A group of Jews, not Chassidim, once went to the Tzemach Tzedek wanting a private audience. When they entered the Rebbe’s room, they said, “We want to come close to Chassidus but there are obstacles, questions …”

    “You can ask,” said the Rebbe.

    The oldest of the group said, “We saw one of the great Chassidim crying on Simchas Torah and singing on Tisha B’Av. How could this be?”

    The Rebbe said, “To a Chassid, a niggun is not joy and crying is not sadness. The crying is bitterness. On Simchas Torah, when he recalled the revelation of the light of Torah on this day and how the holy Torah rejoices with him, and thought of how distant he is, he felt bitterness.

    “On Tisha B’Av, at the time of the churban, when he sees that the churban took place, he grasps his deep emuna in the fulfillment of the promises of redemption and this is why he sings…”

    (based on Sefer HaSichos 5703)


    The Tzaddik, Rabbi Avrohom of Tchechenov would buy a new Kinos every year for Tisha B’Av since, every year, as soon as he finished reciting the Kinos with the congregation in shul, he would put the book in geniza and say, “I am certain that during the year the redeemer will come and there will be no further need for Kinos.”

    (Sippurei Chassidim by R’ Zevin)


    The Tzaddik, Rabbi Refael of Bershad, one of the great students of Rabbi Pinchas or Koretz, would devote much effort to restoring peace and love between people and spouses. Many went to him and asked for his help and advice and the Tzaddik would devote much time to this important matter.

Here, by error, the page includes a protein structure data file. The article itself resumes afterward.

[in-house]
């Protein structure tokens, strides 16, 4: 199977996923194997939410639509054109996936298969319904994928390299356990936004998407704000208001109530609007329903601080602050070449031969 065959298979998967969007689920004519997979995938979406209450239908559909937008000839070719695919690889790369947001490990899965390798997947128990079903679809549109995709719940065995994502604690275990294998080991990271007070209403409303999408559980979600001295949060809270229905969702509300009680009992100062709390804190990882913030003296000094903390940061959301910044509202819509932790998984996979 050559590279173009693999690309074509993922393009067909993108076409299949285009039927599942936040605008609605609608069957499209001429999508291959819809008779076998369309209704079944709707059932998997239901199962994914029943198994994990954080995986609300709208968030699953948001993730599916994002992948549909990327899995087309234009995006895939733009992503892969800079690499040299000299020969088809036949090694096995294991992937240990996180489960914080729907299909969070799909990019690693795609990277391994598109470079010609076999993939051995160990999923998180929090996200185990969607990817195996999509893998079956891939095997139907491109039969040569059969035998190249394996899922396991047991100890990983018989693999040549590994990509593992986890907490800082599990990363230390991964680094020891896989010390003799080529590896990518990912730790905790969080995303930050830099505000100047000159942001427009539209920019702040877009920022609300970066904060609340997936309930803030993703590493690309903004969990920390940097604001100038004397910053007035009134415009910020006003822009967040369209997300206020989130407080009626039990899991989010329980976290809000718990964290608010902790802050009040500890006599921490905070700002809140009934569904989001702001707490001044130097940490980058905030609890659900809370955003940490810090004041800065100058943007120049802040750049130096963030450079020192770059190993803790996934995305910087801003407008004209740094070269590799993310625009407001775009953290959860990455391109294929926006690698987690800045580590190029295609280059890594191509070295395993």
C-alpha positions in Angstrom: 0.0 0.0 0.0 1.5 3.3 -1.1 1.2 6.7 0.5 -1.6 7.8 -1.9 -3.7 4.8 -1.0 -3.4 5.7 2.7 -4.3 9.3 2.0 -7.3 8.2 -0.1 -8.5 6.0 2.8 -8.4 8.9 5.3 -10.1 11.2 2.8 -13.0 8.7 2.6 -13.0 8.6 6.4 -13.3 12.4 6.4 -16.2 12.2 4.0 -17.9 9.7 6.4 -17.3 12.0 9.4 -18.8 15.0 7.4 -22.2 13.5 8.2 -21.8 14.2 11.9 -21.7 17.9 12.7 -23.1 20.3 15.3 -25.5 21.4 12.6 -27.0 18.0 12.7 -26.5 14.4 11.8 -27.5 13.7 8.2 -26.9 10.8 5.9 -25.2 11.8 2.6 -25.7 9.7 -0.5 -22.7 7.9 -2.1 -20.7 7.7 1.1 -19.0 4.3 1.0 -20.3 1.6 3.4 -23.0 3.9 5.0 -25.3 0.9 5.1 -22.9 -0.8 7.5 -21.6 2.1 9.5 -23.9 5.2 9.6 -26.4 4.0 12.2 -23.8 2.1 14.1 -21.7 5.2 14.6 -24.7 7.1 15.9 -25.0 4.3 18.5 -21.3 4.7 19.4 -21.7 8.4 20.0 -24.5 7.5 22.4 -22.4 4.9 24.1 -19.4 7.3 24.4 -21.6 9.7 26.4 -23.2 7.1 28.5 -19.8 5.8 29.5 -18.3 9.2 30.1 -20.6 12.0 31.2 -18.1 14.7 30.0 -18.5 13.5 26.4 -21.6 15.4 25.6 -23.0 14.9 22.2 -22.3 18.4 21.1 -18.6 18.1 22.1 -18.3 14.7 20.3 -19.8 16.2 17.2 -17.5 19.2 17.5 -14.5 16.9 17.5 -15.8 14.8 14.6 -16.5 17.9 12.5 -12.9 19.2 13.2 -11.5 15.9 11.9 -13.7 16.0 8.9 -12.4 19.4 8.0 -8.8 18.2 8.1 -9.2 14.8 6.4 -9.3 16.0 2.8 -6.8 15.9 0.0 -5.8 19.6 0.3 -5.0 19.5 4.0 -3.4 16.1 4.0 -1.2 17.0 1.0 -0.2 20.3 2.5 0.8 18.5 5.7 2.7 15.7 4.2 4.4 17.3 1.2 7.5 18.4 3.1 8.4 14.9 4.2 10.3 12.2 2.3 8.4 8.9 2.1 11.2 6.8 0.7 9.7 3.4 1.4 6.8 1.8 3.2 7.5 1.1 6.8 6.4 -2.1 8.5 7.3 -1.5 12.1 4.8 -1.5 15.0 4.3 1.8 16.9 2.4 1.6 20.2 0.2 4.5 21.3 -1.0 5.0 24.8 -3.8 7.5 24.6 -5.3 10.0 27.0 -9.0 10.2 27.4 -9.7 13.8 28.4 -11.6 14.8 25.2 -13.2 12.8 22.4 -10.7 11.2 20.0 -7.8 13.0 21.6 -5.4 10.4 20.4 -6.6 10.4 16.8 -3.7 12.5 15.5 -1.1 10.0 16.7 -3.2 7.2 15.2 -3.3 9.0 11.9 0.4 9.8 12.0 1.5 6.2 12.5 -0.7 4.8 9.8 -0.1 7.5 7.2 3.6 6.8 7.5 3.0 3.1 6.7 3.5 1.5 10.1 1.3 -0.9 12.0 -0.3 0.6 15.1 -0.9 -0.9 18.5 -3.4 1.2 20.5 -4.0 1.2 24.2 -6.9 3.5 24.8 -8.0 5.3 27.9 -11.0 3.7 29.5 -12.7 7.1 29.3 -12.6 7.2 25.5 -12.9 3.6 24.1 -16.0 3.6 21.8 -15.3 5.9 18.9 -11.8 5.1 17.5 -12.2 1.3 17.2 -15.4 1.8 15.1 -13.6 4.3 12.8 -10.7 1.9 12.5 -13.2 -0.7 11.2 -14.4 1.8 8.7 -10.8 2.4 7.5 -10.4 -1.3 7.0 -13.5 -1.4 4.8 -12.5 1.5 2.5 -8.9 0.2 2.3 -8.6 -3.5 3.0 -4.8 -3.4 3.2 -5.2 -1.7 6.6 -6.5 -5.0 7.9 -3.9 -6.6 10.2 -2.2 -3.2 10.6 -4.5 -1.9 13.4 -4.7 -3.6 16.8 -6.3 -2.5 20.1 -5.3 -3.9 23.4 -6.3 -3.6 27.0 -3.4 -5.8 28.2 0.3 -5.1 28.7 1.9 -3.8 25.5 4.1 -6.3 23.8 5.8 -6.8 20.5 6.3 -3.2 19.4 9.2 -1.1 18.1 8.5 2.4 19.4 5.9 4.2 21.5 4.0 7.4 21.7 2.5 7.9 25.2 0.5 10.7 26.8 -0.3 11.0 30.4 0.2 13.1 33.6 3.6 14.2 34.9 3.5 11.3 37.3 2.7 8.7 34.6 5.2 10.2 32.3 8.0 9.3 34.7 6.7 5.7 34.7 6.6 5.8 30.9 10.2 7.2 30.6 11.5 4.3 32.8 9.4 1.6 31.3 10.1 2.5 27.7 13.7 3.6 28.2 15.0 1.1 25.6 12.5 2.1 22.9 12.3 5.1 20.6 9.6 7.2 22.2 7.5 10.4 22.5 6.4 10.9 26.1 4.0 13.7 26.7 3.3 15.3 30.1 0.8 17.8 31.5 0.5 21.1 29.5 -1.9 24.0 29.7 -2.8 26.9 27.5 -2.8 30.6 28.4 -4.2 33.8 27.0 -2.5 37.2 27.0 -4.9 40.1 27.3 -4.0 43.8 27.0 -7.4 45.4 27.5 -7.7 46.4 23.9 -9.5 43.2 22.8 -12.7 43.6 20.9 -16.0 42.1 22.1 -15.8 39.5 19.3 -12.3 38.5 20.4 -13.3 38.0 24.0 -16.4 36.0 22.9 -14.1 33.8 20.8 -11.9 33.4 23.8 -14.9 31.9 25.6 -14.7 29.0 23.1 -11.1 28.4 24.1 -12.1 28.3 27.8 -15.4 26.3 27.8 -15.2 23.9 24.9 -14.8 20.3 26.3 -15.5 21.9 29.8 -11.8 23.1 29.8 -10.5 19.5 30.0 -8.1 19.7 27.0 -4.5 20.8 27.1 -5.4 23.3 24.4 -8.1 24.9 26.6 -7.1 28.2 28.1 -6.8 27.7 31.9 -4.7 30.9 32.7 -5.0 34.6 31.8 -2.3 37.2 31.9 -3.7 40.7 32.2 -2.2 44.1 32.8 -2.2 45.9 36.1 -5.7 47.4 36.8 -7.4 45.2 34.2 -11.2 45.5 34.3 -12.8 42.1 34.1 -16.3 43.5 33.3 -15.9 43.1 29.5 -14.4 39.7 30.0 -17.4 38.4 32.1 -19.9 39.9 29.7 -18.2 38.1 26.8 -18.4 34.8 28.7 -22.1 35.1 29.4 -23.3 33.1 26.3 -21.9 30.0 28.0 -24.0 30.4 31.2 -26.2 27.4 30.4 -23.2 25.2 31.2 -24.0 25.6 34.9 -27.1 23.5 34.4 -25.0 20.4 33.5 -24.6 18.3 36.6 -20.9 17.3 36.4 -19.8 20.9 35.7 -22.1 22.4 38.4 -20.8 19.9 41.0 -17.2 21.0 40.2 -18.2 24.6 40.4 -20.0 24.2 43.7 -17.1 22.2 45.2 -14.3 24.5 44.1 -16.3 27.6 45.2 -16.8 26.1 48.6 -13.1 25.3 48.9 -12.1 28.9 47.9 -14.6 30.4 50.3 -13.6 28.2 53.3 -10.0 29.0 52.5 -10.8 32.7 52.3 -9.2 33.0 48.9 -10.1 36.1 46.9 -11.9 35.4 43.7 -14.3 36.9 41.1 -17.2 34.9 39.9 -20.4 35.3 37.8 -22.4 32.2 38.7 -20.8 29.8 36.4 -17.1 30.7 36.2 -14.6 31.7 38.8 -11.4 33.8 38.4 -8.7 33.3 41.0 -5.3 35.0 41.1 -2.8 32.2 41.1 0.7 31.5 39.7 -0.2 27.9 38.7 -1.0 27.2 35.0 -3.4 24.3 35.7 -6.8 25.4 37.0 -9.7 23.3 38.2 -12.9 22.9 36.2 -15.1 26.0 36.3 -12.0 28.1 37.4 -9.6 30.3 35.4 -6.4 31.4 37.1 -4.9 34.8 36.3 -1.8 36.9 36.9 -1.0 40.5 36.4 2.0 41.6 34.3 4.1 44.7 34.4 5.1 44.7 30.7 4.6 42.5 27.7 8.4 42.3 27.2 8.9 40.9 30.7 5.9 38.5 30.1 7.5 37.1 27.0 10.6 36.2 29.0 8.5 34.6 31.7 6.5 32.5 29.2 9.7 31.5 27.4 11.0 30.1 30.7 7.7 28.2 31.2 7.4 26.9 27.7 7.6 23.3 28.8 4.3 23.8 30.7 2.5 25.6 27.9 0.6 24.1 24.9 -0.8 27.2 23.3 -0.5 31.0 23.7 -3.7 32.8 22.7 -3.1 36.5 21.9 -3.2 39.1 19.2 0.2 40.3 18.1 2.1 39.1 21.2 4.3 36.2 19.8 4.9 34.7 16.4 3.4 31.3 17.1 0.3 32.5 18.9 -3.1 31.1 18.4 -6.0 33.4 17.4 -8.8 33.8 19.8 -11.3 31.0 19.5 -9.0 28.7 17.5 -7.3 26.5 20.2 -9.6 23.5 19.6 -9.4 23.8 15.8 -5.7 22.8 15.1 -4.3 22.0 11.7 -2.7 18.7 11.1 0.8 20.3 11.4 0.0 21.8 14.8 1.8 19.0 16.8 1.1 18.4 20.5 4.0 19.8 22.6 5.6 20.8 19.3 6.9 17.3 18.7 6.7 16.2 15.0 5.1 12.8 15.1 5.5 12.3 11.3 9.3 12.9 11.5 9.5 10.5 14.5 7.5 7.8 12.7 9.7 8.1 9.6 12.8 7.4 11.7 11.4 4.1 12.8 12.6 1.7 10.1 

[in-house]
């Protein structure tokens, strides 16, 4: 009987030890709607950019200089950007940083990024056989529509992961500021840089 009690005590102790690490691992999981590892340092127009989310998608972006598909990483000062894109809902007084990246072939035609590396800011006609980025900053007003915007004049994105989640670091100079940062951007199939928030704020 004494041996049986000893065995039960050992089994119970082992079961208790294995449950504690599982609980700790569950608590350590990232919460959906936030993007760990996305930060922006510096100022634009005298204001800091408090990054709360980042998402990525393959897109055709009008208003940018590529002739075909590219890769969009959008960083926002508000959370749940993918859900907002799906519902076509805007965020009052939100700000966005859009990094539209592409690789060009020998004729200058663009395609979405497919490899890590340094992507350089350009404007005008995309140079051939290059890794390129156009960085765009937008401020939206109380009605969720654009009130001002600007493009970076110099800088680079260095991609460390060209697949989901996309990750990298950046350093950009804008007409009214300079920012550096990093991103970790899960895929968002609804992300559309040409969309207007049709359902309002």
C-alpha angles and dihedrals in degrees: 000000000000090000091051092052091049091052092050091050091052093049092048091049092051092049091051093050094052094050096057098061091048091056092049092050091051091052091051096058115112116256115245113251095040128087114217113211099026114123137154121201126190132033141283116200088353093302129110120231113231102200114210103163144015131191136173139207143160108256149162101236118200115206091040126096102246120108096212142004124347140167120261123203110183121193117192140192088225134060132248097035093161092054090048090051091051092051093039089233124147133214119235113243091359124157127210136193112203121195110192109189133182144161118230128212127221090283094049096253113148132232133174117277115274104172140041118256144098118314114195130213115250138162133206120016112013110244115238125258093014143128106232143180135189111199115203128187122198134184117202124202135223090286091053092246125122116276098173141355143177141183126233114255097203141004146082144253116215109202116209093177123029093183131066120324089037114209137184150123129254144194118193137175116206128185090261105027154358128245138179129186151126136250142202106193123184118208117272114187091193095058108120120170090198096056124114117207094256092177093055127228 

One year, on Tisha B’Av, after he finished saying Kinos, he hurried to a home where there was strife, in order to generate peace.

    Those close to him asked him in astonishment, “On Tisha B’Av?! Is there no better time than this day to make peace?”

    R’ Refael replied, “Specifically on this day we should toil to make peace, more than any other day, since it was because of baseless hatred that the Beis HaMikdash was destroyed.”


    It was customary in some Chassidic courts on Tisha B’Av that as the Kinos were read, mischief was made to relieve some of the sadness of the day. This was done mainly by tossing berelach, burrs.

    The rav of a town once complained to the Koznitzer Maggid, “How is it that you don’t reprove the children for throwing burrs in the beis medrash as Eicha is read, on Tisha B’Av, the day of the destruction of the Mikdash?”

    The Maggid replied, “What should I do when even the children don’t want this day? Like them, I say to G-d, ‘Master of the universe, if you don’t like our behavior on this day, take it away from us.’”


    A simple Jew asked Rabbi Levi Yitzchok of Berditchev, “Isn’t it odd that during the Three Weeks, when we refrain from joy and mourn the destruction of the Mikdash, and we read the three haftoras of reproof and disaster, that on one of these Shabbosos we read parshas Pinchas which includes the laws of the holidays, days on which we are commanded to be joyful?”

    Said R’ Levi Yitzchok, “At this time of the year, when the hearts of the Jewish people are torn because of the destruction of Yerushalayim and the Beis HaMikdash and the exile of the Shechina and the Jewish people and the memory of all this causes great anguish, perhaps we would sink into despair. Therefore, the Sages said to muster strength and read the section about the holidays during the Three Weeks in order to provide a spirit of joy to relieve the bitterness of exile somewhat.”

    (Ha’Tzaddik M’Berditchev)